Knee Surgery, Sports Traumatology, Arthroscopy

, Volume 8, Issue 5, pp 281–285 | Cite as

Type V collagen is increased during rabbit medial collateral ligament healing

  • Christopher Niyibizi
  • Karl Kavalkovich
  • Tomoo Yamaji
  • Savio L-Y. Woo
Knee

Abstract

To understand the reparative process of medial collateral ligament (MCL), fibrillar collagen and their relative ratios in healing MCL with anterior cruciate ligament (ACL) reconstruction were analyzed. Skeletally mature New Zealand white rabbits were subjected to a mop-end tear of MCL without repair with ACL reconstruction. Rabbits were killed 6 and 52 weeks after injury. Ligamentous tissues from the injury site and sham controls were soaked in 0.5 M acetic acid for 24 h, minced, and treated with pepsin to solubilize collagen. Pepsin solubilized about 80% of the total collagen as determined by hydroxyproline analysis of the pepsin residues. Sodium dodecyl sulfate polyacrylamide gel electrophoresis analysis of the solubilized collagen revealed presence of fibrillar collagen types I, III, and V. Densitometric scanning of the protein bands corresponding to types I, III, and V collagen indicated that in sham controls types III and V collagen represented about 8% and 12%, respectively, of the type I collagen whereas the healed MCL ligaments at 6 weeks showed significant increase in type III and V collagen to about 19% and 24%, respectively. By 52 weeks type III collagen in the healed MCL had returned to that of sham controls while type V collagen remained elevated at approximately 18%. These data suggest that presence of type V collagen in high concentration in healing ligaments may have an influence on collagen fibril diameters seen in healed ligament and should be included in the analysis when evaluating ligament healing.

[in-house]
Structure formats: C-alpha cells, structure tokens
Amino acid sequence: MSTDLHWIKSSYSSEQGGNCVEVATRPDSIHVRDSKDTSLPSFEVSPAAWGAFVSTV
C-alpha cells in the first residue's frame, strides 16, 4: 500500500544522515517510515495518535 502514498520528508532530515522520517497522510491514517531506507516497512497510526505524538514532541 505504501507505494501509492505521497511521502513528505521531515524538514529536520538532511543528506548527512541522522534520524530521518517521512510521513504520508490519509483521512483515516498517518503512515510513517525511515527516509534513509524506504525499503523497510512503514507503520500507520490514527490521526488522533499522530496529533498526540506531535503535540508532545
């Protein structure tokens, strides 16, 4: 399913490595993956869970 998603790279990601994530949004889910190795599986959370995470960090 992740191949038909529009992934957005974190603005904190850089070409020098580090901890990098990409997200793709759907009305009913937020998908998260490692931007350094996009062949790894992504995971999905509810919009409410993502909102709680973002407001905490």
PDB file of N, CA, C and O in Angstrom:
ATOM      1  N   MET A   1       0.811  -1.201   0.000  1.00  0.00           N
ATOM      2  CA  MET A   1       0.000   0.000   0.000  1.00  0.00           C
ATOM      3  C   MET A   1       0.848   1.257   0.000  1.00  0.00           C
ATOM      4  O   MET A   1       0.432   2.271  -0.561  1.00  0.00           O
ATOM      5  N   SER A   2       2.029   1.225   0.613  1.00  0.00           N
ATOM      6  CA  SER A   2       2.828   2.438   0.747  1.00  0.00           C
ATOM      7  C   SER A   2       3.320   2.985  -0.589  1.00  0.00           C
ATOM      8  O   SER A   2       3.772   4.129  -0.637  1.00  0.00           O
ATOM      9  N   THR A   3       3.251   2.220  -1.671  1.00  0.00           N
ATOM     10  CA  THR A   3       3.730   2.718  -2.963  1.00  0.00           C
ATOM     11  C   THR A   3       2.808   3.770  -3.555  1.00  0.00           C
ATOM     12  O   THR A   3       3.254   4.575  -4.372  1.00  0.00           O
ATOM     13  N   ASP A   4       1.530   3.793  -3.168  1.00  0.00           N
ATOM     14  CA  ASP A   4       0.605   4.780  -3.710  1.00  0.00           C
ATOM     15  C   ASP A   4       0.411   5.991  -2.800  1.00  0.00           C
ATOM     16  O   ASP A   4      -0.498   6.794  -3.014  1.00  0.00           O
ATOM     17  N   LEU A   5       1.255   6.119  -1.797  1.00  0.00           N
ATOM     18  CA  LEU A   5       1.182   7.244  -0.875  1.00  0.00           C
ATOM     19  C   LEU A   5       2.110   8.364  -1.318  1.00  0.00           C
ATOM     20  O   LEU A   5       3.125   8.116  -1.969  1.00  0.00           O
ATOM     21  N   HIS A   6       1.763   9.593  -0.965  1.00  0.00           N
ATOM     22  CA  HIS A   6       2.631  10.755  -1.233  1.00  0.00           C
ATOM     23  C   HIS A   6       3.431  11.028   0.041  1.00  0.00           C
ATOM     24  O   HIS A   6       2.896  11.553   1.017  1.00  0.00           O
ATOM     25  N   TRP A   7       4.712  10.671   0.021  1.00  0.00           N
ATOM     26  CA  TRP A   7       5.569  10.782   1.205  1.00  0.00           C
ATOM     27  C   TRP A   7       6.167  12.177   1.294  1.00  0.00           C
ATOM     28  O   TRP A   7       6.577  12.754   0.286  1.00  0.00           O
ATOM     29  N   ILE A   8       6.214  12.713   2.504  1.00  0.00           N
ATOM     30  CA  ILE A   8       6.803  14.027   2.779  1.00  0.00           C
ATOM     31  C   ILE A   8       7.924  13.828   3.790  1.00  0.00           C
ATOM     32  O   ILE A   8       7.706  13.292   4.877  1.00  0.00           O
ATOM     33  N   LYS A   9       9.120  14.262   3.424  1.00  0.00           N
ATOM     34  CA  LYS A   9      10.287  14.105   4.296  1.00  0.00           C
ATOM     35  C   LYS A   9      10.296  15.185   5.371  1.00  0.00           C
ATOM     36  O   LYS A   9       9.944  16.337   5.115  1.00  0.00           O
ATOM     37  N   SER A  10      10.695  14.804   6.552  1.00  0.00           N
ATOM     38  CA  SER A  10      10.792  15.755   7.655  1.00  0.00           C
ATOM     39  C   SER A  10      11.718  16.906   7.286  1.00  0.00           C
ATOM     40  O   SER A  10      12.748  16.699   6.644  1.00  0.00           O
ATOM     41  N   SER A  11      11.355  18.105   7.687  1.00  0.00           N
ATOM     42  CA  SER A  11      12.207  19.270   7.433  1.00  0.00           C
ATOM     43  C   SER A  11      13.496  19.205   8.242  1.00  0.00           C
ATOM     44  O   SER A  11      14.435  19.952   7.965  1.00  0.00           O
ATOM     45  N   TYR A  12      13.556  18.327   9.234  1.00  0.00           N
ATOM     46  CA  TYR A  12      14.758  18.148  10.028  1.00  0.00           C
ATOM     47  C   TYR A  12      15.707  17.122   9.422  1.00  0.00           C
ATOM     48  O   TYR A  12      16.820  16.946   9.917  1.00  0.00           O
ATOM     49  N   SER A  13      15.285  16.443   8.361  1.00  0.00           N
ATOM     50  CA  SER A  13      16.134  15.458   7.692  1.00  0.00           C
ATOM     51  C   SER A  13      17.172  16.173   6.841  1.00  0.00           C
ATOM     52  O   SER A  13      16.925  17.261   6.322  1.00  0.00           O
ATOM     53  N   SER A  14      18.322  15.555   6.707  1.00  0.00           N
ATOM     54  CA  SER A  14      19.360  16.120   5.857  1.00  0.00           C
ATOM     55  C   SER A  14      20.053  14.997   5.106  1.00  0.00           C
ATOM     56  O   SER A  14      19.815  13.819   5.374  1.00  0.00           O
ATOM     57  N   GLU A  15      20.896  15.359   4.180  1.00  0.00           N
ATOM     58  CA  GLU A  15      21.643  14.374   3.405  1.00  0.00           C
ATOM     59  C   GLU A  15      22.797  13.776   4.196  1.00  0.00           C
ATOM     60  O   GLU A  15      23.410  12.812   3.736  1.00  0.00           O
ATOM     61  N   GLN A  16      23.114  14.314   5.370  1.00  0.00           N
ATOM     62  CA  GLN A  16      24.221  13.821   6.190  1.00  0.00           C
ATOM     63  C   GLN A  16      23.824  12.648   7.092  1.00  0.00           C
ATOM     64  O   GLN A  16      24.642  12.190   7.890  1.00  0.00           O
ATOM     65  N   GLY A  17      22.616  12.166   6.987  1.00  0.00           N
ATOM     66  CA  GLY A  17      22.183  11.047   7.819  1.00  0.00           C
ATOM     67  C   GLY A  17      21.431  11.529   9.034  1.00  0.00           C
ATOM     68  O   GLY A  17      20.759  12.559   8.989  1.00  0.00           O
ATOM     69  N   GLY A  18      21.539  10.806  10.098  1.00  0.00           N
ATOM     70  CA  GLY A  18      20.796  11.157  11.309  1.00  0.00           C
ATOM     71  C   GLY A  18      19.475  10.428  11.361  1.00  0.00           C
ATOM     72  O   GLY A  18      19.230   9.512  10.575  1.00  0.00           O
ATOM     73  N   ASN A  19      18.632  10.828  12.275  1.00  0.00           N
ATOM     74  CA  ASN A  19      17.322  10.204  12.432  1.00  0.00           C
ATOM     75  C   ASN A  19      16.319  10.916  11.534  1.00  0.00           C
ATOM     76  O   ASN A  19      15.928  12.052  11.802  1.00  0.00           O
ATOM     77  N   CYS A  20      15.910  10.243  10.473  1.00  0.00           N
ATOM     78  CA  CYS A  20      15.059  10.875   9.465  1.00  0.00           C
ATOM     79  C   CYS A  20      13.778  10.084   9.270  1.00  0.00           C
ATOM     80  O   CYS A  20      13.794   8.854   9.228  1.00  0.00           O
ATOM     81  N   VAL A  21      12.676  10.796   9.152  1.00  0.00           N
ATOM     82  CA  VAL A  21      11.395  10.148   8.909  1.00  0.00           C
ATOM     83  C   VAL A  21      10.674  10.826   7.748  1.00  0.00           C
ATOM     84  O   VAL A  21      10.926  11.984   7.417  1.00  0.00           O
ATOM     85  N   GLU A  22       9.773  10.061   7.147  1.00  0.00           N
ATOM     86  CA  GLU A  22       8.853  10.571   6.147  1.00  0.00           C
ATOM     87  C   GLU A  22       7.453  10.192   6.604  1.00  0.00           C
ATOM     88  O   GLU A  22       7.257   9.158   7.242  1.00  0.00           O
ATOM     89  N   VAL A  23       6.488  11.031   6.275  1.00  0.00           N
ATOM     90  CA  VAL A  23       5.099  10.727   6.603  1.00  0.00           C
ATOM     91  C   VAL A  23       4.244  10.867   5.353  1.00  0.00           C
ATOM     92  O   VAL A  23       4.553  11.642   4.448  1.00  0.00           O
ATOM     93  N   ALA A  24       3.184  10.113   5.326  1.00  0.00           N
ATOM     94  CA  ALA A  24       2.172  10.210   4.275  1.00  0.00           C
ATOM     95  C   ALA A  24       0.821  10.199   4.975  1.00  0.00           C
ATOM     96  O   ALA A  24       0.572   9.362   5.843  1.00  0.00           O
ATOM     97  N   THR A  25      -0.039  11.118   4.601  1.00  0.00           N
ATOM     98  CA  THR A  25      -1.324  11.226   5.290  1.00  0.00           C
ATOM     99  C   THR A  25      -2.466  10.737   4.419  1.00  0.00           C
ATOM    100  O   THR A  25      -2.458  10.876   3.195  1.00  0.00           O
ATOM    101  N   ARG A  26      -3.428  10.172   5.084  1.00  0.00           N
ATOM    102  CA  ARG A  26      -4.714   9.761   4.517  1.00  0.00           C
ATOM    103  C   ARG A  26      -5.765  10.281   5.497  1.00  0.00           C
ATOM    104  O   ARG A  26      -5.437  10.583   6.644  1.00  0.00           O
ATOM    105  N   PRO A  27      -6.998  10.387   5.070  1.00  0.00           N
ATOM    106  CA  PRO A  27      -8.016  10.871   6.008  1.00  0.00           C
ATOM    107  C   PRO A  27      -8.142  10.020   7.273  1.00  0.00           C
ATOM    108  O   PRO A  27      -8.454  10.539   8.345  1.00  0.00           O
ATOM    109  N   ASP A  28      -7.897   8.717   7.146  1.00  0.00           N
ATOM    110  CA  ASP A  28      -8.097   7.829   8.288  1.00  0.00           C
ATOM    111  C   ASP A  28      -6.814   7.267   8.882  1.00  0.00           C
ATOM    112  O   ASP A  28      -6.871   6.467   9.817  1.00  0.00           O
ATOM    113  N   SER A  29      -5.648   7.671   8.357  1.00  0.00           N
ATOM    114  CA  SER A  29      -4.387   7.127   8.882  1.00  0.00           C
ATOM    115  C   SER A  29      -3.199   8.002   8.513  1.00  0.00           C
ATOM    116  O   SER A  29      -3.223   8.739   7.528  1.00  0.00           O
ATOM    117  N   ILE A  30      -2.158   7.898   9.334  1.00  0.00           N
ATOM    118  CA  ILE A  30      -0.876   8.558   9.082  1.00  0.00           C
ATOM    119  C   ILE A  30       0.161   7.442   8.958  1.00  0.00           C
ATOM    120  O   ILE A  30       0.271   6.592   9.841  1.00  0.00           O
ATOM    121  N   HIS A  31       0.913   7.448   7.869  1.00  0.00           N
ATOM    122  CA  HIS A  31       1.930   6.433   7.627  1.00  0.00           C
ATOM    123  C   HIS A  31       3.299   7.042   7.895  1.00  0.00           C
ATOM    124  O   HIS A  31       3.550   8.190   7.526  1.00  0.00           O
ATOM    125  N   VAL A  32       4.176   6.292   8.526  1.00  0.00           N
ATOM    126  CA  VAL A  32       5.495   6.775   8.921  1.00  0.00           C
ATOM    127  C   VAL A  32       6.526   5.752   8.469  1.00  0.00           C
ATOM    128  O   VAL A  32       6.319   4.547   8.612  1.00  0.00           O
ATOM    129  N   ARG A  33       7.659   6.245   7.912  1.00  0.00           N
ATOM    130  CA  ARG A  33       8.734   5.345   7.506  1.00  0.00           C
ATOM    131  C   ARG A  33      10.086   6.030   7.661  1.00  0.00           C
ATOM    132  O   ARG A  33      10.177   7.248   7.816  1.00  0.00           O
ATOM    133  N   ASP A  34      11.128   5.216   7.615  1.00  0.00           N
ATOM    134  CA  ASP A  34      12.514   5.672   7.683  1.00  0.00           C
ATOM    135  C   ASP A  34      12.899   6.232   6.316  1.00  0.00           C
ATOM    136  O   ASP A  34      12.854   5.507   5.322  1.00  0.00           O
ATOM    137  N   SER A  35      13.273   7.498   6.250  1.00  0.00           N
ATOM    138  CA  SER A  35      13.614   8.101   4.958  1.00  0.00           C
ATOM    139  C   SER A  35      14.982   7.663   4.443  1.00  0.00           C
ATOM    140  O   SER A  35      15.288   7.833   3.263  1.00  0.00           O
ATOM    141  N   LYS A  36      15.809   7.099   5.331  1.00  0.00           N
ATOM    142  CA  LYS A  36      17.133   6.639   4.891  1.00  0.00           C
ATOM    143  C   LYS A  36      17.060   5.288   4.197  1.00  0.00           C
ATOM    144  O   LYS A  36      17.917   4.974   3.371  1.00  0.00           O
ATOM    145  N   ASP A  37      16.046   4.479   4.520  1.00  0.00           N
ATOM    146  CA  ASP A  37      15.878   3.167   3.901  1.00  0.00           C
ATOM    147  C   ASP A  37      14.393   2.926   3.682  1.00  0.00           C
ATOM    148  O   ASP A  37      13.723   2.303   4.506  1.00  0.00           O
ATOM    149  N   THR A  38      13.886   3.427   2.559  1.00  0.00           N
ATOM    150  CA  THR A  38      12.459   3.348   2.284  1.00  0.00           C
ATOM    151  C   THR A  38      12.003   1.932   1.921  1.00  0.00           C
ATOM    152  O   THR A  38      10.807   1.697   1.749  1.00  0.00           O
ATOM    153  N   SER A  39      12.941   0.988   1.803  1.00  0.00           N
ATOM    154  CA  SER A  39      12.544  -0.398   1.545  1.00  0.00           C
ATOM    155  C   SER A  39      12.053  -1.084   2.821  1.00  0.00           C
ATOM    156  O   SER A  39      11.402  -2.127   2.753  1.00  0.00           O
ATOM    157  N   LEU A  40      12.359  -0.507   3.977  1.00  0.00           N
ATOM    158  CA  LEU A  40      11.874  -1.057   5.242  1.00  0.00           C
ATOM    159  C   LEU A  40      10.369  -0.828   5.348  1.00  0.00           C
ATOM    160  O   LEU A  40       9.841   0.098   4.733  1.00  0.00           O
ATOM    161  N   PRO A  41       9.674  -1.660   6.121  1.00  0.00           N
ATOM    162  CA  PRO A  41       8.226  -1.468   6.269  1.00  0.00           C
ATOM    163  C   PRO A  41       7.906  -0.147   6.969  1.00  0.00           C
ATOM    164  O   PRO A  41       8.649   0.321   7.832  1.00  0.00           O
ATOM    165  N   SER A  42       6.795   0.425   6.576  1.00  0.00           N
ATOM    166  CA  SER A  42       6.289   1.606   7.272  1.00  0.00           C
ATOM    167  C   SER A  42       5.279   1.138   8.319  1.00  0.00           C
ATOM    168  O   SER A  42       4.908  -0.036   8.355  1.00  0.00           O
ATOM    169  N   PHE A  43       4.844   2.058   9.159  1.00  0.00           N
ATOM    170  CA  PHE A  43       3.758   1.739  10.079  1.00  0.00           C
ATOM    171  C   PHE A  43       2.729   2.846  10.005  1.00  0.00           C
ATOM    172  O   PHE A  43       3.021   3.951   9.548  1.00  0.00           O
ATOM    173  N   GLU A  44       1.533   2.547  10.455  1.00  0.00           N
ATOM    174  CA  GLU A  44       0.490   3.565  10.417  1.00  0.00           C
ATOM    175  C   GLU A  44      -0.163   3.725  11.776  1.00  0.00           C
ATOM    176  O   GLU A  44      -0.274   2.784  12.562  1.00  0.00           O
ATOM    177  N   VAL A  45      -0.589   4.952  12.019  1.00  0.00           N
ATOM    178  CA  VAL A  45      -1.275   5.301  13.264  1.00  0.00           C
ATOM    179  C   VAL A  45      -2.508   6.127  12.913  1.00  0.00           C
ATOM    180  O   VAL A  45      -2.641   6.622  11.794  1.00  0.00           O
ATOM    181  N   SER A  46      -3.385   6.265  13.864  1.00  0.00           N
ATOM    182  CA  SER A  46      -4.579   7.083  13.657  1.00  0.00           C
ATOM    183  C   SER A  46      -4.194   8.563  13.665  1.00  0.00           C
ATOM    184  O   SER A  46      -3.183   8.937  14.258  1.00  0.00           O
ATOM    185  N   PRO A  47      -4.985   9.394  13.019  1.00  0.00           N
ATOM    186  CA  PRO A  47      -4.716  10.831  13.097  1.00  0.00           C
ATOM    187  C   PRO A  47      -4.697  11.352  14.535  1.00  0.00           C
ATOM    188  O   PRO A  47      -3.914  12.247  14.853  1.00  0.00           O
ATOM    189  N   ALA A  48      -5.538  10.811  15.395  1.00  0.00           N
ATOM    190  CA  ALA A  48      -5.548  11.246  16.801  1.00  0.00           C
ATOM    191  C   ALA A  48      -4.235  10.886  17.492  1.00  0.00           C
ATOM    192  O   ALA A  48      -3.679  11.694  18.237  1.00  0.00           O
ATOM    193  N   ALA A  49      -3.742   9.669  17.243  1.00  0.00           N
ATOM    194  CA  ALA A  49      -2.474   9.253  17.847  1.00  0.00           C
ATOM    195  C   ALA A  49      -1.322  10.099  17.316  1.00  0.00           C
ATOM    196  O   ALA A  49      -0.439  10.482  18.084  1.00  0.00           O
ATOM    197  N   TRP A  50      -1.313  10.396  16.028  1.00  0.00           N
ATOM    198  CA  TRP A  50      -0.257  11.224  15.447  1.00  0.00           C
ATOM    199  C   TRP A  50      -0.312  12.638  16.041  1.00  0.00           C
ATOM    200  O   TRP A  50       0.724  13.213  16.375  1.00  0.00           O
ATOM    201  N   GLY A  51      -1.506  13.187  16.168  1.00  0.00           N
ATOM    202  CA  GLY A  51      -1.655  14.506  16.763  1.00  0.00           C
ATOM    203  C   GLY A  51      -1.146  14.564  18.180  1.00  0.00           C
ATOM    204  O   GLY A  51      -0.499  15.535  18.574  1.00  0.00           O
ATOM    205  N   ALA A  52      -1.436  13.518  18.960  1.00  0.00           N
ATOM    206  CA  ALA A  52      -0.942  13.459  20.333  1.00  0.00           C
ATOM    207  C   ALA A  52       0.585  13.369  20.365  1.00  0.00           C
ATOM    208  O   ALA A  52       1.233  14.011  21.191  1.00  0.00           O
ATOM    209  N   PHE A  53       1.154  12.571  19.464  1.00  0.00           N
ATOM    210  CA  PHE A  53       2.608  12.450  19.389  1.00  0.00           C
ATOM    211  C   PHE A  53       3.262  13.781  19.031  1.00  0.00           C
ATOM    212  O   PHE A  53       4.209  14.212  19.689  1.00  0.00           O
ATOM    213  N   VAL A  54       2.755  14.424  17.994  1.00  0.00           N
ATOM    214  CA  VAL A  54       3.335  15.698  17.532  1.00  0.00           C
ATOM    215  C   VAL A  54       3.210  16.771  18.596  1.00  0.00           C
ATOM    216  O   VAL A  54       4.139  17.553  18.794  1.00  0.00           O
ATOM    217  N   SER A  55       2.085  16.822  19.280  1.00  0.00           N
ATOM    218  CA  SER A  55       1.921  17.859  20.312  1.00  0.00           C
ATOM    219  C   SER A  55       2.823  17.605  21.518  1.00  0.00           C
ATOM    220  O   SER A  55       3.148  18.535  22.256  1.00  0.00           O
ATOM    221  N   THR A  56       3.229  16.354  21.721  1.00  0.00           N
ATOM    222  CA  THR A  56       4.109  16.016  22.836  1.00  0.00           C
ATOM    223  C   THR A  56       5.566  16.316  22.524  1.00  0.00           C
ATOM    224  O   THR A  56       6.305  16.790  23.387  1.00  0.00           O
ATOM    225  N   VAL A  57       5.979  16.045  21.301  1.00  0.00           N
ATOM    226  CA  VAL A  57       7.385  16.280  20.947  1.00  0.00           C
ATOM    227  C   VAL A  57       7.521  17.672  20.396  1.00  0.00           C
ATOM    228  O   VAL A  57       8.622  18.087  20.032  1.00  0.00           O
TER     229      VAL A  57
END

Medial collateral ligament Ligament healing Collagen Fibril diameter 

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Copyright information

© Springer-Verlag 2000

Authors and Affiliations

  • Christopher Niyibizi
    • 1
  • Karl Kavalkovich
    • 1
  • Tomoo Yamaji
    • 1
  • Savio L-Y. Woo
    • 1
  1. 1.Collagen Biochemistry Laboratory, Musculoskeletal Research Center, Department of Orthopaedic Surgery, 200 Lothrop Street, Rm C313, Presbyterian-University Hospital, University of Pittsburgh School of Medicine, Pittsburgh, PA 15213USA

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